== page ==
At that point, she seemed to be pretty well recovered. I asked her forgiveness (which she graciously extended) and we moved on to the Author's Share portion of the afternoon. That's where we got to see all the material our kids have been working on in their Writers' Workshop. Lila showed us a couple of cute stories and some very creative drawings. It wasn't quite what I'd expected, but it was good to see her pride in the hard work she's been doing.
Things continued on after that, in an up-and-down sort of way. I misunderstood where we were supposed to meet up with her dance class for the final presentation of the afternoon. Down. We got to see Lila dance to 'The Dance of the Sugar Plum Fairy' with her classmates. Up! Someone else made off with Lila's shoes, so we had to leave with a pair that was too big. Down. You get the idea... I just can't shake the terrible feeling over missing her music performance though.
Once we finally got home and the kids were doing other things, I went to my room and cried. Lila has totally moved on, but I am having a hard time forgiving myself for disappointing my child. I know it's not the first time, nor will it be the last, but oh! does it sting. *sigh*


Dance Class and Dinner

Dance class or the Ministry of Silly Walks?
Lila's elective for this first trimester has been Dance. On Monday, the parents were invited to sit in on class, to see what the girls have been working on these past few months. Doug couldn't get away from work to be there, but Eli and I went. I hadn't realized how hard those girls have been working! The class is an hour long and those girls were stretching, working on various moves, and dancing the whole time! Watching a room full of 6- and 7-year-olds try to do precise dance movements is predictably entertaining at times. Just the same, I was proud of my Big Girl!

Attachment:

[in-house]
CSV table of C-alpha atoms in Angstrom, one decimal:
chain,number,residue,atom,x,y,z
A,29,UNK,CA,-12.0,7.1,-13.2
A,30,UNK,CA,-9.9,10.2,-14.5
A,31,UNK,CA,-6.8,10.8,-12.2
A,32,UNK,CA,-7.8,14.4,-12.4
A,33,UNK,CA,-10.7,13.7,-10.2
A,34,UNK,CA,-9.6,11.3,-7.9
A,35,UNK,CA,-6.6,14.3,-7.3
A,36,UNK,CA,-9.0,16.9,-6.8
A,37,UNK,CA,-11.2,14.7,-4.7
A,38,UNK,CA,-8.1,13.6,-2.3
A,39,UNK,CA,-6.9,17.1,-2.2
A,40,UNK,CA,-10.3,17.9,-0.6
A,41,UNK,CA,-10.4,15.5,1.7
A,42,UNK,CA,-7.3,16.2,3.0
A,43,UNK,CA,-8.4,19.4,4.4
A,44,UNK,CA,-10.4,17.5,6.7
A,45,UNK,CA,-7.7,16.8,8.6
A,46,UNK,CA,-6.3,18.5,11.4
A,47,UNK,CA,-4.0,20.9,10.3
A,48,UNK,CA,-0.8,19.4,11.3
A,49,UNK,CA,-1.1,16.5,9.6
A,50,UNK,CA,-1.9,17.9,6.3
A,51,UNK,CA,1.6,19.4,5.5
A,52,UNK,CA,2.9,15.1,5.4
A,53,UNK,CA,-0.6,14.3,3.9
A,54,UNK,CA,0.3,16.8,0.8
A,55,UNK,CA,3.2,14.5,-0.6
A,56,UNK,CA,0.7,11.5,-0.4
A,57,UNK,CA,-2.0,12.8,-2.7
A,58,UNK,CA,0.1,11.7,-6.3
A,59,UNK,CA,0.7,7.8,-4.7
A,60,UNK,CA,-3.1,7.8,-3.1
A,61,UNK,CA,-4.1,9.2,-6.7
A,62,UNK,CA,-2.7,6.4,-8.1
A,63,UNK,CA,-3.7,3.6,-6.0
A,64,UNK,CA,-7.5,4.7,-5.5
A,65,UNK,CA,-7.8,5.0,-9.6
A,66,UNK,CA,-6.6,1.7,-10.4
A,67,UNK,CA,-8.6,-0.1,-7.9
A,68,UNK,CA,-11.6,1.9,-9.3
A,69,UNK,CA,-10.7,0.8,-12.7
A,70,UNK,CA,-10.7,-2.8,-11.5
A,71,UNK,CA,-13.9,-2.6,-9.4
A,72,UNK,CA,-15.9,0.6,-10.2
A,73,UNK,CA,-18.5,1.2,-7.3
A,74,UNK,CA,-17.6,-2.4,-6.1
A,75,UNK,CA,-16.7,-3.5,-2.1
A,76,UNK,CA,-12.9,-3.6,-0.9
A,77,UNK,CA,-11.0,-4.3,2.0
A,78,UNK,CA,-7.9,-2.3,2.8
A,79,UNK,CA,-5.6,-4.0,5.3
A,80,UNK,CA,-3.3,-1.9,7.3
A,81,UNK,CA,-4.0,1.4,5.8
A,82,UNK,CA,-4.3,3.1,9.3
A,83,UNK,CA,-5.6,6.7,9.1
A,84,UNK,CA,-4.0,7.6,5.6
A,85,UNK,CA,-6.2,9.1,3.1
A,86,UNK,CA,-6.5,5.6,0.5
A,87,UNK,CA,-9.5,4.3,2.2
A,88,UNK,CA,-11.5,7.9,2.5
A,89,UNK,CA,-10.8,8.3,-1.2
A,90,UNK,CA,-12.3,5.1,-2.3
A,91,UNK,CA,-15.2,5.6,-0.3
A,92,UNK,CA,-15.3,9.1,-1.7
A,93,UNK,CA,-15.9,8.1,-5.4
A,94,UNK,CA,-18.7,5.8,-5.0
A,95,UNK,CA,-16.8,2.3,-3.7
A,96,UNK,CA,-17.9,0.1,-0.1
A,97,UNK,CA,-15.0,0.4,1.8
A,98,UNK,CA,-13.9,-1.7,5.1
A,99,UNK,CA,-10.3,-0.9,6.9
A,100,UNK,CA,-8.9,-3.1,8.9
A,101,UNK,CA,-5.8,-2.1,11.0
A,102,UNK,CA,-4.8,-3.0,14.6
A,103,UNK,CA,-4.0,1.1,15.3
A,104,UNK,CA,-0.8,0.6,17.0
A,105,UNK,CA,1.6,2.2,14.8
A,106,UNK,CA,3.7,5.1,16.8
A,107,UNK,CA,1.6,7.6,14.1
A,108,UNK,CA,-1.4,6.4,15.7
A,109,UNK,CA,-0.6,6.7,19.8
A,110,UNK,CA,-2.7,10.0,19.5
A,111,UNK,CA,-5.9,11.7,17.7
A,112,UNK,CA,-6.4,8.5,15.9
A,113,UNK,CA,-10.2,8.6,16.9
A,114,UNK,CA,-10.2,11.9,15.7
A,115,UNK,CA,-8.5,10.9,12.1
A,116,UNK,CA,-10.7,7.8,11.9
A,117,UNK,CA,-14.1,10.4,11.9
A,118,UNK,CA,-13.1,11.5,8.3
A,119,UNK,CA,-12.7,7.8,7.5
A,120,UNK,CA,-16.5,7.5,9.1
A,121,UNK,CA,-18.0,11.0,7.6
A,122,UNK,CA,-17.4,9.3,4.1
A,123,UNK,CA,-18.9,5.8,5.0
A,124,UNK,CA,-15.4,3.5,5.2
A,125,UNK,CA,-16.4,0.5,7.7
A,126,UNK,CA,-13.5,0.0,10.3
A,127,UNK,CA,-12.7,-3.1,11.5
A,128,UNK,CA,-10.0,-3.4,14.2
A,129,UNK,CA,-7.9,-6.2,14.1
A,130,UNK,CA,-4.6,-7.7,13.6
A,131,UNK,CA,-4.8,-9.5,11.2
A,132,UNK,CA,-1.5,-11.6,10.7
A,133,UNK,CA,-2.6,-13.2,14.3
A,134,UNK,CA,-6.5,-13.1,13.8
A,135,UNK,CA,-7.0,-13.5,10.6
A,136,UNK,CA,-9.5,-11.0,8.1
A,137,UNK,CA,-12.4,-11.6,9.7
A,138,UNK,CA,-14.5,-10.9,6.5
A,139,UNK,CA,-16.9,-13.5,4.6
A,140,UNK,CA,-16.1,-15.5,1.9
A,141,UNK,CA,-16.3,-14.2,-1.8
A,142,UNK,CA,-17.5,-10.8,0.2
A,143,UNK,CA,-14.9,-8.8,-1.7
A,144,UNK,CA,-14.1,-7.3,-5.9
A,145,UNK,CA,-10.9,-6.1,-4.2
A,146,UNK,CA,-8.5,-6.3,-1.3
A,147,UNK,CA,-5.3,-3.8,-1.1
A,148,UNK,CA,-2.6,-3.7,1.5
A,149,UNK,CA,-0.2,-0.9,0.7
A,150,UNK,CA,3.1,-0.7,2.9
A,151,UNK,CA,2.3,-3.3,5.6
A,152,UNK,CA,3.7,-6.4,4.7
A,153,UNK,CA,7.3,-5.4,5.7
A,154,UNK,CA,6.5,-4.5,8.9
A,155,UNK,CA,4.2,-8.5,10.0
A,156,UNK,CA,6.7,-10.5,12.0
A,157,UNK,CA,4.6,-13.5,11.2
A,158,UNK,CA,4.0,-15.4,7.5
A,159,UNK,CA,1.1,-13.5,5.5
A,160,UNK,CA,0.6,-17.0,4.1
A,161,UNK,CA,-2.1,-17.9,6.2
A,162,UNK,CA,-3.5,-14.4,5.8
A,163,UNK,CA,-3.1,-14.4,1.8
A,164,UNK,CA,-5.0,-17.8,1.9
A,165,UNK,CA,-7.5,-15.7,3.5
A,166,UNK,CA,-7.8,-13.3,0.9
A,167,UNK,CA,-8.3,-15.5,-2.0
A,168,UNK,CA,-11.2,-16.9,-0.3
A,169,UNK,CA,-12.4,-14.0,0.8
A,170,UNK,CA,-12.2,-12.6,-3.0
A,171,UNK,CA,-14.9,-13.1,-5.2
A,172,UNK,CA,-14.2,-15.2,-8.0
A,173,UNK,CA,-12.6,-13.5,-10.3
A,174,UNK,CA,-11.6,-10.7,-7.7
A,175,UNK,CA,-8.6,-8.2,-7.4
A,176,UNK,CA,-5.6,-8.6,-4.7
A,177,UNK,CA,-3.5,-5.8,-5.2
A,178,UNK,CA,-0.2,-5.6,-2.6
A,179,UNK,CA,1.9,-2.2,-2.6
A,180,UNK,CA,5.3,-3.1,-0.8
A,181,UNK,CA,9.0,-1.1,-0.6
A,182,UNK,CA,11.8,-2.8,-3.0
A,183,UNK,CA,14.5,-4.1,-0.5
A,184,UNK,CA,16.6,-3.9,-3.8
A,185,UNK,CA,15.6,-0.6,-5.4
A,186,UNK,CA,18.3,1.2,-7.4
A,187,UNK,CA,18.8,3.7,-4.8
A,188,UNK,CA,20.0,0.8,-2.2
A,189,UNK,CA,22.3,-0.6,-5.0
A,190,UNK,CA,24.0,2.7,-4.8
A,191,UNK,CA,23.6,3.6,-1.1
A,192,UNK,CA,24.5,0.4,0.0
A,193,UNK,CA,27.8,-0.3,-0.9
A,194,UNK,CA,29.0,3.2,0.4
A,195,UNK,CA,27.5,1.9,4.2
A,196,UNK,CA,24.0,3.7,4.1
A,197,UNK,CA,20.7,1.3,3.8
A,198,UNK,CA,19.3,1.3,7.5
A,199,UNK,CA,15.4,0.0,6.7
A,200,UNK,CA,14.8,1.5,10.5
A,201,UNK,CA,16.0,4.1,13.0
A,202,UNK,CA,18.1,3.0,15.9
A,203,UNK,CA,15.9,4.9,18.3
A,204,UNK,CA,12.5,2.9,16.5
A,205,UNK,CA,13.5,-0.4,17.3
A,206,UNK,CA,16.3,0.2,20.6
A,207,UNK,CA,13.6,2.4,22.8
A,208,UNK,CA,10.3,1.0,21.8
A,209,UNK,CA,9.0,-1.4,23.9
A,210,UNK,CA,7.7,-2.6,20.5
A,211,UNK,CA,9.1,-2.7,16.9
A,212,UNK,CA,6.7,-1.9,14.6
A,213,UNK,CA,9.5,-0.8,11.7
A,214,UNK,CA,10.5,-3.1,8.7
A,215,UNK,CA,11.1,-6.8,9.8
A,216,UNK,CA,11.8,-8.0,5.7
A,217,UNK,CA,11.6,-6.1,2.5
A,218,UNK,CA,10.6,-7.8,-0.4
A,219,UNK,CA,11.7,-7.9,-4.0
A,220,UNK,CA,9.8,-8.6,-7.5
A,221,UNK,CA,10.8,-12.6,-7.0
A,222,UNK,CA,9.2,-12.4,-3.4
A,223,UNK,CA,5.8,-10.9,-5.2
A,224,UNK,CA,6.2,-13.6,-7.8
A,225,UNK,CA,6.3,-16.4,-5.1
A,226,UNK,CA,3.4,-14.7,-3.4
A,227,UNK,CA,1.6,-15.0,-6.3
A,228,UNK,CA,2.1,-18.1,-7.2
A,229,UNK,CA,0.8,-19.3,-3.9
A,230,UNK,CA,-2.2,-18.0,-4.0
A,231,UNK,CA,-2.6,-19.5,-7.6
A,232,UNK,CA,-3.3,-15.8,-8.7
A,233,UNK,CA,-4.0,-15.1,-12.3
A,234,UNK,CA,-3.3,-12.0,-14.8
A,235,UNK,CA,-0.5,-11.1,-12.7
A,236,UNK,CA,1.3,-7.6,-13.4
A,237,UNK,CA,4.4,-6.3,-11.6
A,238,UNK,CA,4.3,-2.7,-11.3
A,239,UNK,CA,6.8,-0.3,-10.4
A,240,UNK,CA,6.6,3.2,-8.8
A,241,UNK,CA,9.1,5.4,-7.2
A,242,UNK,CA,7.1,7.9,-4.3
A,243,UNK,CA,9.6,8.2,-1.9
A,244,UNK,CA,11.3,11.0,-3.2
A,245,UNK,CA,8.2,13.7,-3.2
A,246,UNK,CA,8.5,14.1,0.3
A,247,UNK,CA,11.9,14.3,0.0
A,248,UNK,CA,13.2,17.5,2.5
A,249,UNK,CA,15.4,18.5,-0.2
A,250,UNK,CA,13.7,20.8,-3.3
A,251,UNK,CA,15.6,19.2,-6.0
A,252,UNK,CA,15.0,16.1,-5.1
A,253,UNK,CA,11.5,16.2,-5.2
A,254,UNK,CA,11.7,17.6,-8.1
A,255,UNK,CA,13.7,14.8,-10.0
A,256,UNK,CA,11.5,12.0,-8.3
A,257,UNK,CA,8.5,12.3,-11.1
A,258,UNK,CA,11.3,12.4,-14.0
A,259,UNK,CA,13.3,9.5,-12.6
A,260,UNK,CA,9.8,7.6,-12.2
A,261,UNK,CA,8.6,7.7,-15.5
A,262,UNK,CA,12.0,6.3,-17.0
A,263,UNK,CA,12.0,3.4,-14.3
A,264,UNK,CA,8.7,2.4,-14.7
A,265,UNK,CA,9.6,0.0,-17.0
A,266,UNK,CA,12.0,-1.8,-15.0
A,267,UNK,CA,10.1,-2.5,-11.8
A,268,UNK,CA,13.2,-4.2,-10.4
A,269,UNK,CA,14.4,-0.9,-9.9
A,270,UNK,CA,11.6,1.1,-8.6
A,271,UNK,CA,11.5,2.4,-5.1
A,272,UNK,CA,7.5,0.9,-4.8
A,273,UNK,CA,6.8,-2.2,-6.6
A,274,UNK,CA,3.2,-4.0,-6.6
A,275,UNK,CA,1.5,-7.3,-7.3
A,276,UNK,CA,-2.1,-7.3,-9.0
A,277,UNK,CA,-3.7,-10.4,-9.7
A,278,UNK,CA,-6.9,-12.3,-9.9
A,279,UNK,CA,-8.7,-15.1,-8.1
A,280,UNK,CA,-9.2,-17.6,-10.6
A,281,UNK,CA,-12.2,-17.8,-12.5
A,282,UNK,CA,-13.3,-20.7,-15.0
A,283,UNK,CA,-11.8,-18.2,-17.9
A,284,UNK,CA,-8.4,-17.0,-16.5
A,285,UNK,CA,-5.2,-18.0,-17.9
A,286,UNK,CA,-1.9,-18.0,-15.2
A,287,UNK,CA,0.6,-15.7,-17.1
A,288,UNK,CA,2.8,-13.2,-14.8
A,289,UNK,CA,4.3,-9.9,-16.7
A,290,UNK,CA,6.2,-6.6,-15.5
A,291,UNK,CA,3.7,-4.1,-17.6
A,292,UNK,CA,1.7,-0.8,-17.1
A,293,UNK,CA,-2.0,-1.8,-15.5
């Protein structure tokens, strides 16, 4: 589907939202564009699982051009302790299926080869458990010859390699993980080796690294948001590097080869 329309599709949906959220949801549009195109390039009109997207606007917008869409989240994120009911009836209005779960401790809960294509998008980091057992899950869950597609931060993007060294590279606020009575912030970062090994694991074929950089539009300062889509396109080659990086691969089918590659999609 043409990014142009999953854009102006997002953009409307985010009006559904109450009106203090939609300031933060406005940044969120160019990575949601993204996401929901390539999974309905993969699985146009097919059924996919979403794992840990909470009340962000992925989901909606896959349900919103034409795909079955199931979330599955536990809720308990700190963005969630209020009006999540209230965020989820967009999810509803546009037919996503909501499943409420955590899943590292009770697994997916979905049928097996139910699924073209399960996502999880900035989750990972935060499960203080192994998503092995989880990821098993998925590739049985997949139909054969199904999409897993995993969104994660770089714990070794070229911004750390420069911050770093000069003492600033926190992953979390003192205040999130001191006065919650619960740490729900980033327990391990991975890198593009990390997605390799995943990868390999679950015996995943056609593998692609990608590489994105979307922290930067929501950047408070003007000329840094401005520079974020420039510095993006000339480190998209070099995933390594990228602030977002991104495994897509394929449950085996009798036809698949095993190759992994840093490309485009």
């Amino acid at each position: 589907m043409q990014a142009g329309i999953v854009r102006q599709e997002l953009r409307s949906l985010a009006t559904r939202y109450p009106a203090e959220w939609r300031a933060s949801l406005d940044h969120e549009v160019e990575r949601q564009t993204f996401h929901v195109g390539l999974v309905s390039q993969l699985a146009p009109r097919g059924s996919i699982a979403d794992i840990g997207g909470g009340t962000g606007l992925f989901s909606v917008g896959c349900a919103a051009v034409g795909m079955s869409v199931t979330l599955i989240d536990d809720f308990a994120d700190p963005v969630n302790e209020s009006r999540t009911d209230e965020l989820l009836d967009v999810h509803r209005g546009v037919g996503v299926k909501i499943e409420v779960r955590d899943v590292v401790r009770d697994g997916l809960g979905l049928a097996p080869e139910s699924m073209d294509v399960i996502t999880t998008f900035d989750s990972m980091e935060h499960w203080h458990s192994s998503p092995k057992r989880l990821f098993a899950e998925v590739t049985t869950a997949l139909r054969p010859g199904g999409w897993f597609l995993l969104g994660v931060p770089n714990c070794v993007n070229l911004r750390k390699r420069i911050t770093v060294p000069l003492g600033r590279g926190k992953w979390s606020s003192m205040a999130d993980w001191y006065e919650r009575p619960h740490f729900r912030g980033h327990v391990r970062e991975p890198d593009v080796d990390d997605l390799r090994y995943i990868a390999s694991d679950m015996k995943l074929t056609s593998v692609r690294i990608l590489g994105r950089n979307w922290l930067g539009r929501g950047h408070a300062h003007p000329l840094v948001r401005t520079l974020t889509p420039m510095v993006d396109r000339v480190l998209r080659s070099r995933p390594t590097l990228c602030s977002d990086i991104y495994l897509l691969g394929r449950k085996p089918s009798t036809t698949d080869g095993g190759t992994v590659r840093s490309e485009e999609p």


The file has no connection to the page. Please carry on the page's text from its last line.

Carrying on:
I'm very pleased with myself this evening because I made a very yummy dinner that used up several leftover bits and pieces from previous meals. I had a cup (or more) of cashew cream, a cup of vegetable broth, half a tomato, two partial bags of uncooked pasta, and the last of The Head of Cabbage that Just Won't End. Those things, along with a tablespoon(ish) of tomato paste, five cloves of garlic, a stalk of celery, and some fresh parsley, chives, and thyme, all worked together to make a great, creamy pasta dish!

On a related note, I think you should be able to buy celery by the stalk. I'm not sure I've ever used an entire bunch of celery before it went bad. I'm very determined to use it all up this time, but that might mean celery thrown into every dish for the next two weeks! And furthermore, could I please get smaller bunches of cilantro? I love cilantro and will add it to almost anything, but I can't seem to use it all up before it goes slimy!
Anyway, I'm supposed to be talking about how pleased I am over this make-it-up-as-i-go-along, use-up-lots-of-ingredients meal. I highly recommend making a batch of Cashew Cream and experimenting with it in some of your recipes. It is so tasty!


My First Food Waste Confession

This lonely apple slice somehow managed to sit in the refrigerator until it achieved a rubbery texture that no one was willing to tolerate.

Yep, I just need to stop buying oranges. I did put this one to good use, however. I threw it at Doug's rump.

This was a large and lovely heirloom tomato. I have no excuse for allowing it to go bad. I could easily have added it to a salad or other dish.